When it comes to landscape and outdoor photography a wide angle lens is by far the most popular tool. Wide angle lenses are great for capturing grand sweeping vistas, getting up close and exaggerating foreground elements, and just an all around great tool for exploring your creative side. But, it’s not all roses, there are certainly a few things you want to be aware of when it comes to shooting and post processing your wide angle images.
Using Too Many Filters
Vignetting caused by the use of multiple filters is a common issue with wide angle photography. This type of vignetting can occur by either using a polarizer or multiple filters. There’s a rather simple resolution for this in Lightroom when the vignette is caused by lens distortion, but when the vignette is caused by filters, well that’s a destructive workflow that cannot easily be resolved. You want to pay close attention to your corners when using multiple filters, if you see a subtle vignette creeping into your frame, try zooming in until the vignette disappears. If you're using a polarizer and see unnatural darkening in a portion of your sky, you'll want to reduce the amount of polarization you're applying and/or zoom in until the vignette is resolved.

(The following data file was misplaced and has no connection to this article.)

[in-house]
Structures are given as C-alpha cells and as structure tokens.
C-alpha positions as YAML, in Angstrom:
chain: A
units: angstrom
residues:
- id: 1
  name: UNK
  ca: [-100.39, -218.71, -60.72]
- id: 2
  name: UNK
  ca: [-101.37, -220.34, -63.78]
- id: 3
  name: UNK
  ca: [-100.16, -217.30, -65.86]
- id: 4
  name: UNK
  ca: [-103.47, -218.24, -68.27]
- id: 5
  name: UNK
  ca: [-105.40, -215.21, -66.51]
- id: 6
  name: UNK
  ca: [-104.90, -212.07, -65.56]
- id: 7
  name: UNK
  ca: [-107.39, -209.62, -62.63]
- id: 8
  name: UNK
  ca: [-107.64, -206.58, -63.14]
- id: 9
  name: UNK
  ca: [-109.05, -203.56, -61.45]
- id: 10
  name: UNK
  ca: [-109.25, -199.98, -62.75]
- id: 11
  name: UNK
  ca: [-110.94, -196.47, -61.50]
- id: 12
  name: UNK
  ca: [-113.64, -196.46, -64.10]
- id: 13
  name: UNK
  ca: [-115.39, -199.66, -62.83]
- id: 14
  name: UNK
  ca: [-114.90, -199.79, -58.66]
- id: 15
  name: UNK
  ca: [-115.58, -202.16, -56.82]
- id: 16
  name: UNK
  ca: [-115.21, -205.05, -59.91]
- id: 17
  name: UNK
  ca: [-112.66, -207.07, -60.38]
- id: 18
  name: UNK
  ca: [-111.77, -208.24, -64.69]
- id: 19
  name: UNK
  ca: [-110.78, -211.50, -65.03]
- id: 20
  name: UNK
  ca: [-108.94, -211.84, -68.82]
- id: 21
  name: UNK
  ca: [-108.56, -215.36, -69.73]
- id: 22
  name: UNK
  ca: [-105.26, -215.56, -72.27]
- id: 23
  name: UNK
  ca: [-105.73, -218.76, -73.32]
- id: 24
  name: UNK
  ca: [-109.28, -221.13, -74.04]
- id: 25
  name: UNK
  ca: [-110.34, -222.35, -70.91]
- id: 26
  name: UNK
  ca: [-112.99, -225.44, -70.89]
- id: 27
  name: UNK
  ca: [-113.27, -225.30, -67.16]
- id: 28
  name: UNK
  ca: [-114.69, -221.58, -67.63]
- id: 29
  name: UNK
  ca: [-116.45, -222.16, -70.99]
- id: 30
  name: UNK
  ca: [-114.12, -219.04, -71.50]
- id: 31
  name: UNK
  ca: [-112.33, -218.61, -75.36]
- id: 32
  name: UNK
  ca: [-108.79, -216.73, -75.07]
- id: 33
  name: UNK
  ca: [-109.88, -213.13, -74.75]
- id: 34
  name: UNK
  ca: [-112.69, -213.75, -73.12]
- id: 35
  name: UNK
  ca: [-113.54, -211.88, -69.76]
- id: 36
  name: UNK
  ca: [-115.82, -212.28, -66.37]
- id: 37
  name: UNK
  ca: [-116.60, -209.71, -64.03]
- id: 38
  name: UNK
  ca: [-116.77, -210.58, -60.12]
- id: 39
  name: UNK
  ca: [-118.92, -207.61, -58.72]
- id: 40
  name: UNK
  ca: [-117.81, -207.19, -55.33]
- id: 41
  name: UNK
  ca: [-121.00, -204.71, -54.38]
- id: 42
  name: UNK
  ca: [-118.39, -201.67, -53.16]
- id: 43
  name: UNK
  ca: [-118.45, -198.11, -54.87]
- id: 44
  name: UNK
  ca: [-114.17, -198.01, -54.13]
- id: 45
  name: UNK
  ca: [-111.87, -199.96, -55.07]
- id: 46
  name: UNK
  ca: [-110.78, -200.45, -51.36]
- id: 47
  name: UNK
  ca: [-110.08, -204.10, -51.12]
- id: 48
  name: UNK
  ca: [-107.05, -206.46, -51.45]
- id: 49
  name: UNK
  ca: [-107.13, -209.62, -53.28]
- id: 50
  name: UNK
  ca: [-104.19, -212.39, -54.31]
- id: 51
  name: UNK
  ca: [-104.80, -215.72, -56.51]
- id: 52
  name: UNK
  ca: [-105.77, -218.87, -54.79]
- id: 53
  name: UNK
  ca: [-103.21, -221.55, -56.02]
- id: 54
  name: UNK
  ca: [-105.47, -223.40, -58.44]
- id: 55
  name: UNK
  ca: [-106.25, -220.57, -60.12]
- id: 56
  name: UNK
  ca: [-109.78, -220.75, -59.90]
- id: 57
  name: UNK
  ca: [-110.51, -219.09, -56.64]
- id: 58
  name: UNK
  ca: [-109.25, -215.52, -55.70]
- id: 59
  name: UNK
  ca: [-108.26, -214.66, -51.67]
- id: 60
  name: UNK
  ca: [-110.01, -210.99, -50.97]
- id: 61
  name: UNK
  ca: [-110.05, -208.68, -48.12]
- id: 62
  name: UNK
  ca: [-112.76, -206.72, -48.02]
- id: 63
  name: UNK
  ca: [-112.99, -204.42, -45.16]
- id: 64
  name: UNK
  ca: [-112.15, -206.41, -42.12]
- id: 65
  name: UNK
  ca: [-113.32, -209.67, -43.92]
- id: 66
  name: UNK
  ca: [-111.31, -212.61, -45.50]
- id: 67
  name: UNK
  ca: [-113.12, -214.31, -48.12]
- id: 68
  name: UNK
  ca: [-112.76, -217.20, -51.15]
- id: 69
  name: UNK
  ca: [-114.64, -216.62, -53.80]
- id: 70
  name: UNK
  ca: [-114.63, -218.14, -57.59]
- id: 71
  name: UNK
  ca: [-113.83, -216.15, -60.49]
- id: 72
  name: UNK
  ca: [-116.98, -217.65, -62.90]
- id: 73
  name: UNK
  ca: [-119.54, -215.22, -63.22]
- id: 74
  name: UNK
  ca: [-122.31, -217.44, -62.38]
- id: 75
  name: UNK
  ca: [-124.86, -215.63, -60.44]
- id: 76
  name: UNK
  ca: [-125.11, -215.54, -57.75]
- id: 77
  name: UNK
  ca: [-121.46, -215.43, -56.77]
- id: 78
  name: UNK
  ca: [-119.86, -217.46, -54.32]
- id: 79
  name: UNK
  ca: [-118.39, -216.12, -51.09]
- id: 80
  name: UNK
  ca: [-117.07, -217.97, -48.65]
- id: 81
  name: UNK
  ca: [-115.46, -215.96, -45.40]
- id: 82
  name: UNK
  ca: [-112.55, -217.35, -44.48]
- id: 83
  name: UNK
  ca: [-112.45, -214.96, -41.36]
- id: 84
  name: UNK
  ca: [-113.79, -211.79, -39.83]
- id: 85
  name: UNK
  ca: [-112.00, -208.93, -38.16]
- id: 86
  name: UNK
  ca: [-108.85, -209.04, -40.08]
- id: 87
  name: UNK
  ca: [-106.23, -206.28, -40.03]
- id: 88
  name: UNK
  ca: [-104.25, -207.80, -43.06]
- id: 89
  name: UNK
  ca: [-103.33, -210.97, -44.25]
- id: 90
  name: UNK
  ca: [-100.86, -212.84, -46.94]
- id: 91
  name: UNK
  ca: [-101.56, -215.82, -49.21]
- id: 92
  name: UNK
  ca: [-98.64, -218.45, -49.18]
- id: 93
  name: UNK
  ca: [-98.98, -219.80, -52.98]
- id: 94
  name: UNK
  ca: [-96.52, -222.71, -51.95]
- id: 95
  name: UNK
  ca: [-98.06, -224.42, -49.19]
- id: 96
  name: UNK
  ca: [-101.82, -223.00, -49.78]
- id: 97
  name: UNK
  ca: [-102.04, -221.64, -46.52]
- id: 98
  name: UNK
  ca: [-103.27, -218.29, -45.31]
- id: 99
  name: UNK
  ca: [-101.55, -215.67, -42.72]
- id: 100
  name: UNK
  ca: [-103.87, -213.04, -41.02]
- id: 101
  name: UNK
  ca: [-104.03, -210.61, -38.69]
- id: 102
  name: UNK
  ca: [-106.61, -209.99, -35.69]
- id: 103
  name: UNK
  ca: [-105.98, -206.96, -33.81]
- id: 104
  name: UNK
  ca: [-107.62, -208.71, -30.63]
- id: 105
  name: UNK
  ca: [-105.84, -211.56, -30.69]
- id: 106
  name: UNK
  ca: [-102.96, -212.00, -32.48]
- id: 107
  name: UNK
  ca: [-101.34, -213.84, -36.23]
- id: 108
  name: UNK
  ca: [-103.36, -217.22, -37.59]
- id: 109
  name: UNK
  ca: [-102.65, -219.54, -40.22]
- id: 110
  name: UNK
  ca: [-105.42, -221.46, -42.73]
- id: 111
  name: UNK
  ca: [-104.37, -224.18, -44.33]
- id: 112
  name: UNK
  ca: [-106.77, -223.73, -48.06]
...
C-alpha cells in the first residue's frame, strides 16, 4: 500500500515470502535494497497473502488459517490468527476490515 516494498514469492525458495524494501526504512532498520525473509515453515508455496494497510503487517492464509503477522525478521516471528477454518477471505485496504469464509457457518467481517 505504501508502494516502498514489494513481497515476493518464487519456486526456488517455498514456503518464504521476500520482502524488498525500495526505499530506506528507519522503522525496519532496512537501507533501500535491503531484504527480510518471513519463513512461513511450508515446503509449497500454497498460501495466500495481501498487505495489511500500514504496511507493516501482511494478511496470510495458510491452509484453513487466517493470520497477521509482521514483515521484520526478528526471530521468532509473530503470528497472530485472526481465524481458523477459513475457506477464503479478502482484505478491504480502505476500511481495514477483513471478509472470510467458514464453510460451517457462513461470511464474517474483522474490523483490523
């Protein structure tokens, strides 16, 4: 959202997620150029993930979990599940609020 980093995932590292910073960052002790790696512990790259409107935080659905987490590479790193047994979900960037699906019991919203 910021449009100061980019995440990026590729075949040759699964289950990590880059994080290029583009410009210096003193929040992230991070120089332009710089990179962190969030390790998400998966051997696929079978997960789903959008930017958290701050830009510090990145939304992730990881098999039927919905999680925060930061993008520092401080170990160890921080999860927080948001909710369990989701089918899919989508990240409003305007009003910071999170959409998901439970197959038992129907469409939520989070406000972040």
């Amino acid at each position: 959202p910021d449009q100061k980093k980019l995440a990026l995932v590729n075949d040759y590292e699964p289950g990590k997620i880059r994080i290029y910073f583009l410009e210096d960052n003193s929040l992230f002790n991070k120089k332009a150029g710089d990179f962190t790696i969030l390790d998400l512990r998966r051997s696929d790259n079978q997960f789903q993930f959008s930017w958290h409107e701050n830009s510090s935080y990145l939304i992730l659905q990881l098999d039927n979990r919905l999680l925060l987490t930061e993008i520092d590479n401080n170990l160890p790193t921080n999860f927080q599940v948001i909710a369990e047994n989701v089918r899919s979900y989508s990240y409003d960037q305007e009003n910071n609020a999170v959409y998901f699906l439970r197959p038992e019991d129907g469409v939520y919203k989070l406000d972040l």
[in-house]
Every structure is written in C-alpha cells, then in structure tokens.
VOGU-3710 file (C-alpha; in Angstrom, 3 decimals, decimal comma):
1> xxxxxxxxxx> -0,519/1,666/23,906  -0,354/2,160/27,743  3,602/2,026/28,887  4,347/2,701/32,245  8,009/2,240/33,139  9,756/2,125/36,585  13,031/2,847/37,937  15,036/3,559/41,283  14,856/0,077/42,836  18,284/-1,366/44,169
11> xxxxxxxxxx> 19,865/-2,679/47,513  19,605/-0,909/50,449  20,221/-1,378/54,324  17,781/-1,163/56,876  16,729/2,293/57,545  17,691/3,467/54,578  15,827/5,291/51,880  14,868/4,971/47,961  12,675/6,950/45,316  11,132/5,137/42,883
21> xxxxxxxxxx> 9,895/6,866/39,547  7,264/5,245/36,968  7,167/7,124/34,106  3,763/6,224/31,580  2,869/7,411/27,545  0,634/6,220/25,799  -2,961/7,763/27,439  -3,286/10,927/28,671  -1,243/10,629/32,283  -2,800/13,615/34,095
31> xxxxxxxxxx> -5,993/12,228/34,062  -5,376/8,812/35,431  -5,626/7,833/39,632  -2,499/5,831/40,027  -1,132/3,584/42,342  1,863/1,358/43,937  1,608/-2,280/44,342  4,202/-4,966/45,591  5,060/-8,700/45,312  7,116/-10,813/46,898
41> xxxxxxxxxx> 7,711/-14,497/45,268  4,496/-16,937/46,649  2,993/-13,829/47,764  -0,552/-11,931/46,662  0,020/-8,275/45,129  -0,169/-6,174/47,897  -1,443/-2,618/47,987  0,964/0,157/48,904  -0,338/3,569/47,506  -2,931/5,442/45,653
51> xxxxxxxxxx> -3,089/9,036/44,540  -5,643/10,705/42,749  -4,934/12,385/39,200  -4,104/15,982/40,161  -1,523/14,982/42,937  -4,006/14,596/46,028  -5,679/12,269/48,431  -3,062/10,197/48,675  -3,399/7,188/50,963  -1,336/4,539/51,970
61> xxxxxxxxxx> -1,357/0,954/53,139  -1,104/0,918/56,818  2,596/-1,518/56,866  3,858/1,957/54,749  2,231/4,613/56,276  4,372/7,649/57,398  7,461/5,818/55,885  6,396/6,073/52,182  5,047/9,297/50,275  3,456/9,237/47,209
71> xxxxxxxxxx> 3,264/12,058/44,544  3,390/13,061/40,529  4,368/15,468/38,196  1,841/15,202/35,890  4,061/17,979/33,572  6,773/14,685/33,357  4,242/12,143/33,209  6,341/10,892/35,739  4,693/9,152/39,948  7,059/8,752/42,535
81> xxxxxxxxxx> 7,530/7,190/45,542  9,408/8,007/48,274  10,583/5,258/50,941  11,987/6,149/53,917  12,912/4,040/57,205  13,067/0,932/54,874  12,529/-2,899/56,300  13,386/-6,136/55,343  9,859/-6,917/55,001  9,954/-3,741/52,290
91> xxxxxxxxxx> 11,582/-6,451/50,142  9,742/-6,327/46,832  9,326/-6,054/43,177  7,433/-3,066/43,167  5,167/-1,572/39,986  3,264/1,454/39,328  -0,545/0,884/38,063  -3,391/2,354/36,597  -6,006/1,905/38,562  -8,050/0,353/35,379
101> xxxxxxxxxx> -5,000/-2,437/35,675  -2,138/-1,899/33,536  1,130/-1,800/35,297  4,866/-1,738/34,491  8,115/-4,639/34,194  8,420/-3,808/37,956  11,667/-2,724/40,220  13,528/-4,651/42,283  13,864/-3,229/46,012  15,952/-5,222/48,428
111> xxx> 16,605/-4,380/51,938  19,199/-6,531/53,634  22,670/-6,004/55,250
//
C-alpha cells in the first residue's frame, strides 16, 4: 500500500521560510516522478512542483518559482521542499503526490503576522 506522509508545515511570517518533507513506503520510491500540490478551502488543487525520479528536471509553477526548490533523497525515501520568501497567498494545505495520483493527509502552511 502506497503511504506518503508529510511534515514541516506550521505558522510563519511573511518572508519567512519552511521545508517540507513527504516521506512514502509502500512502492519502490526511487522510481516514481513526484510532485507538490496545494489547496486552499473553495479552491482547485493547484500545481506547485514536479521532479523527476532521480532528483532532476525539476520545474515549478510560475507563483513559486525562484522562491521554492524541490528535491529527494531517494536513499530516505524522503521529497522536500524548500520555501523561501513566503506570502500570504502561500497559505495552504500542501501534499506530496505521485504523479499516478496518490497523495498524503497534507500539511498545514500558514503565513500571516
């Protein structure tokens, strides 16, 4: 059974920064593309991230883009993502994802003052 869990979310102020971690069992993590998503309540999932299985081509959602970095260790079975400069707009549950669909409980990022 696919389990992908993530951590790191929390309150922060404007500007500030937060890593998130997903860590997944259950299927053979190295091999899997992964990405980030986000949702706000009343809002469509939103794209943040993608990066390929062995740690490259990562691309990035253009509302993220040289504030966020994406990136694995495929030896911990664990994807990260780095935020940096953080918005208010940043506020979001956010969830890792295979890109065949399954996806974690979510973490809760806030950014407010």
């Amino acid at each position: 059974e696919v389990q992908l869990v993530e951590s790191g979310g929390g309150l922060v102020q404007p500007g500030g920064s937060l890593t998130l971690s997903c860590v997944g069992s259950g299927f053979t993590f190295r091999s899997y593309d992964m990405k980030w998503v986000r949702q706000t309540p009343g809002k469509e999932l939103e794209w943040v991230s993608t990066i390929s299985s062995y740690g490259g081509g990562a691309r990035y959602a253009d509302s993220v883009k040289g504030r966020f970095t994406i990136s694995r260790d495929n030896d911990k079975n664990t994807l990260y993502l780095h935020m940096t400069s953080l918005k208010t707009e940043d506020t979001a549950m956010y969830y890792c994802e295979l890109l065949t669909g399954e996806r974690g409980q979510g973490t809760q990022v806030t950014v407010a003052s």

Chromatic aberration is something that occurs with all lenses, but wide angle lenses seem to be a bit more susceptible to this. The dreaded purple and green fringing is most commonly found in the corners of images that are brightly backlit.
The good news is that it’s relatively easy to remove chromatic aberration using Lightroom. There’s two ways to accomplish this, an 'Auto' feature that will automatically locate and remove any chromatic aberration and a 'Manual' option that you can use if the auto method doesn't produce your desired results.
Balancing Light & Color
One of the many benefits of using a wide angle lens is its ability to capture a large scene, but this can also be the cause of multiple issues as well. When photographing a large area the odds are high that you'll capture imbalances from both a light and color perspective. Imbalances in light usually results in an area of brighter exposure versus an area of darker exposure. Read the full blog here.